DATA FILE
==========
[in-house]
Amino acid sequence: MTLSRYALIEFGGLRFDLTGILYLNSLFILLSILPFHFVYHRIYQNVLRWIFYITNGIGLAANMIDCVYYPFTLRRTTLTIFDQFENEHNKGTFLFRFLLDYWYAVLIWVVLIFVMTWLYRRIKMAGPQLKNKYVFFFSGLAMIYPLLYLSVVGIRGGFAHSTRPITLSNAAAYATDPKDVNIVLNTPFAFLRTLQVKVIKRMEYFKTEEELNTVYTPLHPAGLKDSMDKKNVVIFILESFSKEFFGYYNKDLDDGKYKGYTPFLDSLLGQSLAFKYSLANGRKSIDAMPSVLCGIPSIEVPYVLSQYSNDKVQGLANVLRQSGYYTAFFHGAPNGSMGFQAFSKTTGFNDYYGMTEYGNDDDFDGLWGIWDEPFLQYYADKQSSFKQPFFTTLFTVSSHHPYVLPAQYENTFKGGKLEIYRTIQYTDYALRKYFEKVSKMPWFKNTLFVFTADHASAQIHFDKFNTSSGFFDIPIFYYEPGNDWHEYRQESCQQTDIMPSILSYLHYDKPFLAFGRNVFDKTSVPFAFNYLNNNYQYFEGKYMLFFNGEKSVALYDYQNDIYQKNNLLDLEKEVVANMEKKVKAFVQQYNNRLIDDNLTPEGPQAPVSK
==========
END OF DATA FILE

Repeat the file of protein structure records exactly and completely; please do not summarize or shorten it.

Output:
[in-house]
Amino acid sequence: MTLSRYALIEFGGLRFDLTGILYLNSLFILLSILPFHFVYHRIYQNVLRWIFYITNGIGLAANMIDCVYYPFTLRRTTLTIFDQFENEHNKGTFLFRFLLDYWYAVLIWVVLIFVMTWLYRRIKMAGPQLKNKYVFFFSGLAMIYPLLYLSVVGIRGGFAHSTRPITLSNAAAYATDPKDVNIVLNTPFAFLRTLQVKVIKRMEYFKTEEELNTVYTPLHPAGLKDSMDKKNVVIFILESFSKEFFGYYNKDLDDGKYKGYTPFLDSLLGQSLAFKYSLANGRKSIDAMPSVLCGIPSIEVPYVLSQYSNDKVQGLANVLRQSGYYTAFFHGAPNGSMGFQAFSKTTGFNDYYGMTEYGNDDDFDGLWGIWDEPFLQYYADKQSSFKQPFFTTLFTVSSHHPYVLPAQYENTFKGGKLEIYRTIQYTDYALRKYFEKVSKMPWFKNTLFVFTADHASAQIHFDKFNTSSGFFDIPIFYYEPGNDWHEYRQESCQQTDIMPSILSYLHYDKPFLAFGRNVFDKTSVPFAFNYLNNNYQYFEGKYMLFFNGEKSVALYDYQNDIYQKNNLLDLEKEVVANMEKKVKAFVQQYNNRLIDDNLTPEGPQAPVSK